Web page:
But if we admit this, then we should be honest and say the game in and of itself does not provide good storytelling from a top-down perspective (thought out by writers and narrated through the game). Instead, all stories in open-world games like Skyrim or Oblivion are bottom-up (experienced by players and beyond predicting by the developers). Indeed, your character is a good representation of that: a blank, silent slate that gradually becomes more refined as progress is made.

Many people love this ability of open-world games to serve as blank slates to carve your own adventure in. But, then, we shouldn’t expect our engravings to be something of top-down quality. It’s not trying to be – and the silly people from the Academy of Arts & Sciences should not pretend it does, either. (One could make the case that AAS was highlighting the bottom-up approach to story-telling, but that doesn’t seem to be the case.)

Open Worlds Allow for Developers to be Lazy in Storytelling

 

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But what concerns me is to pretend that anyone’s made an effort to put structures in place that allow players to be part of a grand story. This is what Bioware is best at: sexily, elegantly and beautifully fitting in your character within a huge narrative, without constantly telling you how special you are. Sure, you’ll get compliments like “no one’s ever done that before” or “you’re the first human to x”, but it’s not much more than that. Skyrim, in contrast, tries too hard with its whole Dragonborn nonsense – it’s the only characteristic your character is given from a top-down perspective, so that’s all that characters mostly react to. And there’s no indication of how, why, who – no one seems particularly interested, just amazed.

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And again: this is fine. But no one should pretend Skyrim is doing anything other than giving you a feature or two as foundation, so you can build a castle of personality to erect on top.

But I’m not satisfied with this distinction despite my sympathy with creating personal, little stories. Why does it have to be either/or? Why not have a strong narrative drive that carries you, that you care about, that – as your participate – changes the world around you (overthrow monarchs, become a monarch, kill children and towns, watch characters react to you differently).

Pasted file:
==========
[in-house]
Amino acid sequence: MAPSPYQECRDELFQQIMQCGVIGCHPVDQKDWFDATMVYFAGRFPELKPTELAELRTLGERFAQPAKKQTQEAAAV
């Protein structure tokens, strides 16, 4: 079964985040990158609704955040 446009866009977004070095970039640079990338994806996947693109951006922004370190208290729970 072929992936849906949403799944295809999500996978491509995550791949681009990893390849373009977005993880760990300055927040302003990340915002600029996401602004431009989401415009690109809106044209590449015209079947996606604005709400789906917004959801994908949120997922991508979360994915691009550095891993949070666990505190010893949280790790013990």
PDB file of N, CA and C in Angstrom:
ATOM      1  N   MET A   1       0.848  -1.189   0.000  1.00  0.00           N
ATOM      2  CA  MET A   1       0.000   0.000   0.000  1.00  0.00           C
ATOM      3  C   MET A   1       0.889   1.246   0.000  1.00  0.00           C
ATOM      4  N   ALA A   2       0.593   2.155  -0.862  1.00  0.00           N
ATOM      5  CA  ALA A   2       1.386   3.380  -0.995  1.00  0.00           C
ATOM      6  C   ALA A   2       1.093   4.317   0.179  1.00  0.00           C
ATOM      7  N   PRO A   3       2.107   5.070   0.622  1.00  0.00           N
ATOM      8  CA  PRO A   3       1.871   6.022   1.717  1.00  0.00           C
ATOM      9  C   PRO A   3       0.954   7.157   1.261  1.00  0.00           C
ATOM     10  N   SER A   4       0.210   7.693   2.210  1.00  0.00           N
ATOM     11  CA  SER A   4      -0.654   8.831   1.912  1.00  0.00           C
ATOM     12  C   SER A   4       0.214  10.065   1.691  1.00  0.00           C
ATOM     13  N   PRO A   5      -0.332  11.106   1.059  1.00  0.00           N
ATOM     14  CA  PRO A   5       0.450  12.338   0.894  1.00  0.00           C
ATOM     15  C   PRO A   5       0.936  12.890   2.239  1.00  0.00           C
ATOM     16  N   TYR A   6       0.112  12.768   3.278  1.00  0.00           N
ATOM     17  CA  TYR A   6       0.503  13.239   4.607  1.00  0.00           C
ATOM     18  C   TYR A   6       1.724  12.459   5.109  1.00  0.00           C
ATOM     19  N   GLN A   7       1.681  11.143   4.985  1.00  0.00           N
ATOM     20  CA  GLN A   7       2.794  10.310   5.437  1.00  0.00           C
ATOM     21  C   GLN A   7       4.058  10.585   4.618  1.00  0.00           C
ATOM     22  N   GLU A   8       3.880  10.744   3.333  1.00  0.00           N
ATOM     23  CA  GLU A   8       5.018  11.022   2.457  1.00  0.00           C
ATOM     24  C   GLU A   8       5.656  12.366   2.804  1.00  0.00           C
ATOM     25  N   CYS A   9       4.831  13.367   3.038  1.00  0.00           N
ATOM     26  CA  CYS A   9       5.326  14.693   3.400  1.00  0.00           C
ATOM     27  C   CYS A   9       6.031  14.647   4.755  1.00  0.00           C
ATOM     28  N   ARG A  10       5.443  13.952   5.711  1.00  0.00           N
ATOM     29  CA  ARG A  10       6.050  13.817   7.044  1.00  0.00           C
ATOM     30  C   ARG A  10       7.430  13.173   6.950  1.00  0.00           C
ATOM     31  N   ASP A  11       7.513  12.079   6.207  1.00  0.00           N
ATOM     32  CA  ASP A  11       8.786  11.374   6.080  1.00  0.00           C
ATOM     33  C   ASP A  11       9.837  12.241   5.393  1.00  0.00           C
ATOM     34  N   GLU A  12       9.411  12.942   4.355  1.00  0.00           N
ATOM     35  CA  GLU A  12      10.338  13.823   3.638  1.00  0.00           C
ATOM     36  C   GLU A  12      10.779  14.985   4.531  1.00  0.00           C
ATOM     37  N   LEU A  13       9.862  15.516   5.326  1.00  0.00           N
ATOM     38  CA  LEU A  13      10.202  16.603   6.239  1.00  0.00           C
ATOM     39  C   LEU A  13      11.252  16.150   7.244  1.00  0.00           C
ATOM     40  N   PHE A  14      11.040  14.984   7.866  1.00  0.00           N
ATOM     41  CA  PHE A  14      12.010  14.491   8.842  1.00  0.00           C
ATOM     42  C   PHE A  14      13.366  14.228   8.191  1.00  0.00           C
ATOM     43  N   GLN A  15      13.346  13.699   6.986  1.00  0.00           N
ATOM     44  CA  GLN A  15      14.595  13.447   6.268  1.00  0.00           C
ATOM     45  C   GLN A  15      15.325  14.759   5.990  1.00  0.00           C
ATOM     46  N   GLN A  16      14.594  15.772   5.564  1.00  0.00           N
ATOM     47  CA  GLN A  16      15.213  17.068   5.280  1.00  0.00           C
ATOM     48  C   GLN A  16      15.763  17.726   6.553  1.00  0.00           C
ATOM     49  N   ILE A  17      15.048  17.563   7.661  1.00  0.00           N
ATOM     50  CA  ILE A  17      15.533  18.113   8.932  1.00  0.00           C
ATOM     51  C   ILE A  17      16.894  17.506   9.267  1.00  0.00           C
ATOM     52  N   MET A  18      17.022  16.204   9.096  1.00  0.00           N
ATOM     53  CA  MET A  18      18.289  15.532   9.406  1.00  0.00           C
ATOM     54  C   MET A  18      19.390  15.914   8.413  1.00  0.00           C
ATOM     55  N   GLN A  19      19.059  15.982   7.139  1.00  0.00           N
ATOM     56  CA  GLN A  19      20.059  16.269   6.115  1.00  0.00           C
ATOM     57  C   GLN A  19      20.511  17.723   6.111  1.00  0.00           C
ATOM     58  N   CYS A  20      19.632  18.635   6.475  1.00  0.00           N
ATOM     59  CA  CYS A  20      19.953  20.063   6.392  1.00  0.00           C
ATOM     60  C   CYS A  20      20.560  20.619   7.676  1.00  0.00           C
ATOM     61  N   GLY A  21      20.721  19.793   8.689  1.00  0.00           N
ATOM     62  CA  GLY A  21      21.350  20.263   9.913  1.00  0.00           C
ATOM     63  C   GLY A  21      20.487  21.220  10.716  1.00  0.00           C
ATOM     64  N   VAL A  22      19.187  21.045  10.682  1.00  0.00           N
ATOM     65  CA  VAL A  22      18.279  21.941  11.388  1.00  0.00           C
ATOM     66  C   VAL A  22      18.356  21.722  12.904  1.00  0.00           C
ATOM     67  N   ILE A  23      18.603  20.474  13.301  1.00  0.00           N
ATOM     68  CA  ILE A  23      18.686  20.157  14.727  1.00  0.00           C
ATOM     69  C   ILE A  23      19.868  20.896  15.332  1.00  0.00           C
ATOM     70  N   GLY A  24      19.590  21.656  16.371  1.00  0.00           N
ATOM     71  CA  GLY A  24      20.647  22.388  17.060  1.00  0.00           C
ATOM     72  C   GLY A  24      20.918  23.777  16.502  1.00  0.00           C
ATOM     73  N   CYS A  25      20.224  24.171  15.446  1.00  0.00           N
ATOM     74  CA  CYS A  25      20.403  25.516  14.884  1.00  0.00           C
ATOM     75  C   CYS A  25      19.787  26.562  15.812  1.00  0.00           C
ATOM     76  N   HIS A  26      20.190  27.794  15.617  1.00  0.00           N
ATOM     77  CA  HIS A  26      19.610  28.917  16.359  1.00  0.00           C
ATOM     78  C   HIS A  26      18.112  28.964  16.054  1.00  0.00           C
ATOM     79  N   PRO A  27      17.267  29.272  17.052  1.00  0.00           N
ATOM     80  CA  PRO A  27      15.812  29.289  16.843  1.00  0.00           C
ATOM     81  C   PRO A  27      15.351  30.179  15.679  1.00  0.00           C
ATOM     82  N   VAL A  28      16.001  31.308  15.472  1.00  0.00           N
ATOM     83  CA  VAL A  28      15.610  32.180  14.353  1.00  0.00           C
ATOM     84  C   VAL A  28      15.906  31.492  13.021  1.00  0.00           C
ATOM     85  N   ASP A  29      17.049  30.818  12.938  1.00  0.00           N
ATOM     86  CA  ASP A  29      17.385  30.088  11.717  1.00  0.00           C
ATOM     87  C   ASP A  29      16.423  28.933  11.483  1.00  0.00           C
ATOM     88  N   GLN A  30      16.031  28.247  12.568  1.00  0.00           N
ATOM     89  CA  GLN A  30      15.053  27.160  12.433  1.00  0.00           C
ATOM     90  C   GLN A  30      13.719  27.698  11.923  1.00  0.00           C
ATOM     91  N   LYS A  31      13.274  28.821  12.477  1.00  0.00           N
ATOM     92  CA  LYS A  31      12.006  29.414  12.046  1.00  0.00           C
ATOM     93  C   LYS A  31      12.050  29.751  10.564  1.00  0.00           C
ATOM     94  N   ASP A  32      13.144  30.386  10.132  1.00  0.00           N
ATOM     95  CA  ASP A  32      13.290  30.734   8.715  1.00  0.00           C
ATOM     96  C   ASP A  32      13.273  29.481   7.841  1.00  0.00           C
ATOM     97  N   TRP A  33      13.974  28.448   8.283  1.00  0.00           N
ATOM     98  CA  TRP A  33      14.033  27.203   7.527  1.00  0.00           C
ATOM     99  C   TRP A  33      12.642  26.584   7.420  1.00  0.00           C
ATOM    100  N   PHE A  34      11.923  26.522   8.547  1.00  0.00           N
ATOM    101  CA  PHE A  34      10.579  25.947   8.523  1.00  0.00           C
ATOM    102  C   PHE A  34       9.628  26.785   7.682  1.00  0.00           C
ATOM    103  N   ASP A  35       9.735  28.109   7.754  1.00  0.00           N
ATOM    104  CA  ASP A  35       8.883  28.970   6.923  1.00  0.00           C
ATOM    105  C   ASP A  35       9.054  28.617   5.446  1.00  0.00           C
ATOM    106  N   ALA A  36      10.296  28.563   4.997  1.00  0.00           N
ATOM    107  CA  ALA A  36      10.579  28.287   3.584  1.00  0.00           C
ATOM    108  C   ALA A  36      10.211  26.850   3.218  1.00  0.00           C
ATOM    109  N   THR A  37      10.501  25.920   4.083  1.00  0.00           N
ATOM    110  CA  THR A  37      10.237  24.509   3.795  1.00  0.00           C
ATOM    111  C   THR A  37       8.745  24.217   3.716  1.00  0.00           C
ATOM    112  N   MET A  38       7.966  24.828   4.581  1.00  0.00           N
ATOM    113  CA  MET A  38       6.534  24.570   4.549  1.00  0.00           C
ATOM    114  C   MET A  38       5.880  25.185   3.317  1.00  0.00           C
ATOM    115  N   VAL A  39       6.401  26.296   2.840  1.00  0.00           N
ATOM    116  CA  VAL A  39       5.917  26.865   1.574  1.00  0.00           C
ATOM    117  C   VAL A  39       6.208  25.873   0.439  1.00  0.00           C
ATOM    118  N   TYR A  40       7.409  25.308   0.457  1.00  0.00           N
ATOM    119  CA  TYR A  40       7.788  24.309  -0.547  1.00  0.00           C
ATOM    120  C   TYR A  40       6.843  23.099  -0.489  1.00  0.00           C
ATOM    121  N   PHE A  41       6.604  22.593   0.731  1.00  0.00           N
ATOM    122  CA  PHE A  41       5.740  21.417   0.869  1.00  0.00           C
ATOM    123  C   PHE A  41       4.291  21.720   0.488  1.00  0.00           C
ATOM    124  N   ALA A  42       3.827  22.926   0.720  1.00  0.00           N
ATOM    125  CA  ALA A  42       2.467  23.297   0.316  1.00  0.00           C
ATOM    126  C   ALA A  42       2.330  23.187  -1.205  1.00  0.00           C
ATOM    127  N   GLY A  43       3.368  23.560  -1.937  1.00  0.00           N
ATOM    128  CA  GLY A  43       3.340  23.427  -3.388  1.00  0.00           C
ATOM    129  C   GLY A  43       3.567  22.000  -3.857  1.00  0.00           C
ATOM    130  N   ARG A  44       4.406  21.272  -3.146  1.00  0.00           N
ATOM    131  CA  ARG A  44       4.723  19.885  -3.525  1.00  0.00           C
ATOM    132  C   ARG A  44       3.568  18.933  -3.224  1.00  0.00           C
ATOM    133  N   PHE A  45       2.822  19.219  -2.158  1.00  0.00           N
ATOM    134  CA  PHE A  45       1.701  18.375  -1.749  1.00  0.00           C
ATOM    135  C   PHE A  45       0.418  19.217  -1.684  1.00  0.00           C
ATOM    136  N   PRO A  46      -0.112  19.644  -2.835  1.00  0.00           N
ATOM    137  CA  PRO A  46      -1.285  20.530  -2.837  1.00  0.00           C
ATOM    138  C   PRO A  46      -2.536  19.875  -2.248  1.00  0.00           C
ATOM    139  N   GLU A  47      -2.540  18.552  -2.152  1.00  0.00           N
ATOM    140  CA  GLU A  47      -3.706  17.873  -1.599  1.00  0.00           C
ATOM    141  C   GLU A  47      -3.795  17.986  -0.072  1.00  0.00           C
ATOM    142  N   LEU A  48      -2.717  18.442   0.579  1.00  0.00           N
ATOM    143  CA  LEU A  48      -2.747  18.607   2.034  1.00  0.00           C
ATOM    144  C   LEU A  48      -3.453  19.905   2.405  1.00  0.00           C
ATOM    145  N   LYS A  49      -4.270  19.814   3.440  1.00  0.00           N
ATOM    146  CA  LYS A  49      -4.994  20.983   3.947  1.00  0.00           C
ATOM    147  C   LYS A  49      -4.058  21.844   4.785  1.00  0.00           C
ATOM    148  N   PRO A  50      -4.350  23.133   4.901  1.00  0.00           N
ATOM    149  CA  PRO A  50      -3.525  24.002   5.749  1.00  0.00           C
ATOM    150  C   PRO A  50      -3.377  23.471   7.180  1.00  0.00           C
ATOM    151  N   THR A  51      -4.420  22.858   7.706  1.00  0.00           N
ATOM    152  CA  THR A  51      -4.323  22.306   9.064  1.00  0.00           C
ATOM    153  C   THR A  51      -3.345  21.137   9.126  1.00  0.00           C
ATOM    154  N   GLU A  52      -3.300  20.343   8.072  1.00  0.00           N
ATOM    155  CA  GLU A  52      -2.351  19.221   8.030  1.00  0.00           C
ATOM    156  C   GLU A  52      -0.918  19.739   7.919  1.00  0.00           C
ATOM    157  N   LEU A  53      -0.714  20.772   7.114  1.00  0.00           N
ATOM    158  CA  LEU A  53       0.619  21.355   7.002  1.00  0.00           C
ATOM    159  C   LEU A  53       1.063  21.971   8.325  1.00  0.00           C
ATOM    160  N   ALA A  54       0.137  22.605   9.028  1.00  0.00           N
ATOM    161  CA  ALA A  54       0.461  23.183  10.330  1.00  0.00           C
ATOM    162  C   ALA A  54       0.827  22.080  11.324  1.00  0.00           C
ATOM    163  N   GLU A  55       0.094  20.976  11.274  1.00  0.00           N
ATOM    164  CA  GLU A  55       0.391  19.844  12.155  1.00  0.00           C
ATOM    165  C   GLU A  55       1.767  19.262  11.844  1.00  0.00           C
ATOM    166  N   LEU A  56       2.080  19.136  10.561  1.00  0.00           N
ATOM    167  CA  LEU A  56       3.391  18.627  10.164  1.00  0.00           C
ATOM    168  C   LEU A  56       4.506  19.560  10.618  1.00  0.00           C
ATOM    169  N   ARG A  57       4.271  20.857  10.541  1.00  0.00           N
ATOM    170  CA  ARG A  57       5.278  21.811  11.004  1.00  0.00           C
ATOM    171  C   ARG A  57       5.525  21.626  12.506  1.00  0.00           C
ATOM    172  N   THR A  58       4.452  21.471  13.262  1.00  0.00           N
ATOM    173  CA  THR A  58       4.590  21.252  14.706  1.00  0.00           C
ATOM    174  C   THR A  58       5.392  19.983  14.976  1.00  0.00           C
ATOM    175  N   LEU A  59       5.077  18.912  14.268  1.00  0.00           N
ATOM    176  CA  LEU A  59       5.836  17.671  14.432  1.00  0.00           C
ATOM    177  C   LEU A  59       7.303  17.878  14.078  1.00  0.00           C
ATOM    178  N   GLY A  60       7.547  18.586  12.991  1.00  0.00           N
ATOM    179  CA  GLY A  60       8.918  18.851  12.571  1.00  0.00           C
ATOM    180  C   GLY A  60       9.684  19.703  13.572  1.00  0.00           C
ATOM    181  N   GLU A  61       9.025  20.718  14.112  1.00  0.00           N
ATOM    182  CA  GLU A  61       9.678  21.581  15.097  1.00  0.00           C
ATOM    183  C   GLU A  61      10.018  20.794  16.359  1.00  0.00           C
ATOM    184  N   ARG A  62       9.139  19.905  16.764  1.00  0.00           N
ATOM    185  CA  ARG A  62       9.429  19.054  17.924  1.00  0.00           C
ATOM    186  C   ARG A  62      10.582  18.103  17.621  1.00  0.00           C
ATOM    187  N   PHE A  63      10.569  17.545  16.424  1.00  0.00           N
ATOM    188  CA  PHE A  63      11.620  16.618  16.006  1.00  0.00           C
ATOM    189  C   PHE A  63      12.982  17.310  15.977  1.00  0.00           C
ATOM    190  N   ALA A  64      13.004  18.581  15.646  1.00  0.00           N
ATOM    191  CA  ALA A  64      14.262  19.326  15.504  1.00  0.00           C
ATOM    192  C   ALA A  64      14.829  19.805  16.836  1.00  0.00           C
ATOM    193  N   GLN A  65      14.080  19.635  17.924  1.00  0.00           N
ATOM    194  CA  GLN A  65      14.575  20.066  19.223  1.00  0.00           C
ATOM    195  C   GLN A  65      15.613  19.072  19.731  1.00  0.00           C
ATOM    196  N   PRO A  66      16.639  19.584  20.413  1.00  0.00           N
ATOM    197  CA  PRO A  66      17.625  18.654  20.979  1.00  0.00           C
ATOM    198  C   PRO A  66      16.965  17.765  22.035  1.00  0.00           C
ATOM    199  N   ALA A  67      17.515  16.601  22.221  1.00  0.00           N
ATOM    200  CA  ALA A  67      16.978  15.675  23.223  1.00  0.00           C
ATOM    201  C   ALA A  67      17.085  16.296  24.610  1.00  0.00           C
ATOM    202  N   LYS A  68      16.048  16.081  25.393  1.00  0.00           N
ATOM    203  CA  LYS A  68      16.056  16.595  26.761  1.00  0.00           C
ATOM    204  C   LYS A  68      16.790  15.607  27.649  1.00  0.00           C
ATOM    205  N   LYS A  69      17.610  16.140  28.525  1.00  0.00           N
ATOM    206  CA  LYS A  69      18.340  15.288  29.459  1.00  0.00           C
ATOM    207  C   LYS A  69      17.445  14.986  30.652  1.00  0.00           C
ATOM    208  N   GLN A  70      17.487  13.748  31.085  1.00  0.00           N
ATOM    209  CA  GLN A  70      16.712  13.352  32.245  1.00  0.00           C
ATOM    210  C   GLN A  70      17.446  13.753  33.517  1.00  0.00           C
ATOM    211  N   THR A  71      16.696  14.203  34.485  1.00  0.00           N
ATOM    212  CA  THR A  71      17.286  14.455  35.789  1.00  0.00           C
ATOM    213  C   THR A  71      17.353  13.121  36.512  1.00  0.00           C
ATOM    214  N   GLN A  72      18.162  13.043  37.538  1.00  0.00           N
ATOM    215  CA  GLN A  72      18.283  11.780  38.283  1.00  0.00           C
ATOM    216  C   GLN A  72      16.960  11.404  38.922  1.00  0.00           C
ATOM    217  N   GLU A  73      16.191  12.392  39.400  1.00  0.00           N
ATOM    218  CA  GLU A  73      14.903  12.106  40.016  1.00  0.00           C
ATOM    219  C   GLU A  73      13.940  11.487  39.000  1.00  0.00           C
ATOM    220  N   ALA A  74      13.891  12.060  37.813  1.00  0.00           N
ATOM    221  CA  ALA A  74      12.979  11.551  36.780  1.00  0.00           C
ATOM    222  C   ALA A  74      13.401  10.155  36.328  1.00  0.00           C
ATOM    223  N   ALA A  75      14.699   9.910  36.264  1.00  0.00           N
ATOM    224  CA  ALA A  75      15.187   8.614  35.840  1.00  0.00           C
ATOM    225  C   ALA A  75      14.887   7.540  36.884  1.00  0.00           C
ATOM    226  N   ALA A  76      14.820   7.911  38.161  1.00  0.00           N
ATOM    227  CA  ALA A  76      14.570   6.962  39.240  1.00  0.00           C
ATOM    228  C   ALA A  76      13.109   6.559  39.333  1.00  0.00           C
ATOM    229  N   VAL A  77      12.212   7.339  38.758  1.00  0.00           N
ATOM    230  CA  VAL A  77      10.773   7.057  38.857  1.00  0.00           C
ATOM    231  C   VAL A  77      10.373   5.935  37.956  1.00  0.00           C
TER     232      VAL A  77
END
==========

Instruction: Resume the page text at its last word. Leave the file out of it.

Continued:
As a gamer, the two worst things a game can do to me is (1) bore me and (2) remind me it’s a game. By the second I don’t mean some clever breaking of the fourth wall. I mean when, for example, the world plays out like a MMORPG but with everyone else offline. This is what much of open-worlds like Skyrim are like to me. Again, this doesn’t mean people can’t have fun in it – but then you’re playing with corpses not really characters.

Conclusion

 

The overarching difficulty is that people are genuinely enjoying their little stories in Skyrim. They’re enjoying the broken carnival. I don’t care whether people sleep with their sister, let alone whether they’re playing a game “right”. It’s no one’s business – but I am concerned when people defend games according to reasons that don’t make sense. People who love massive open worlds shouldn’t proclaim that story-telling elements and plot-points are good, since that’s not really the point: it’s a blank slate and it’s not trying to be, say, Deus Ex or Arkham Asylum. Furthermore, what worries me is that developers can use this as an excuse to not do anything more with a game except make a gorgeous sandbox.

RDR

I see no reason it has to be either-or. Rockstar are prime examples of doing this well, especially in my favourite game Red Dead Redemption. I don’t think anyone disputes the game has a beautiful, open and fully-realised world. And I think the way the story was told made it a fine piece of narration (even if the story itself was a bit cliché). Sure: you couldn’t buy houses or join a guild, but these were the sacrifices made to have a stable, fascinating narration that threaded everything together. It can be done and it should be done more often. Having beautiful sandboxes can be both for our own stories, bottom-up, or from on high – or as RDR showed, a bit of both. I think the more clarity we have on what specifically we think are good and bad features will make us better consumers and at least provide more vocab to our discussions in these matters.

I still, however, think that Skryim is a broken carnival. Just watch out for the broken pipes (especially my fellow PS3 owners).

Last Updated: February 20, 2012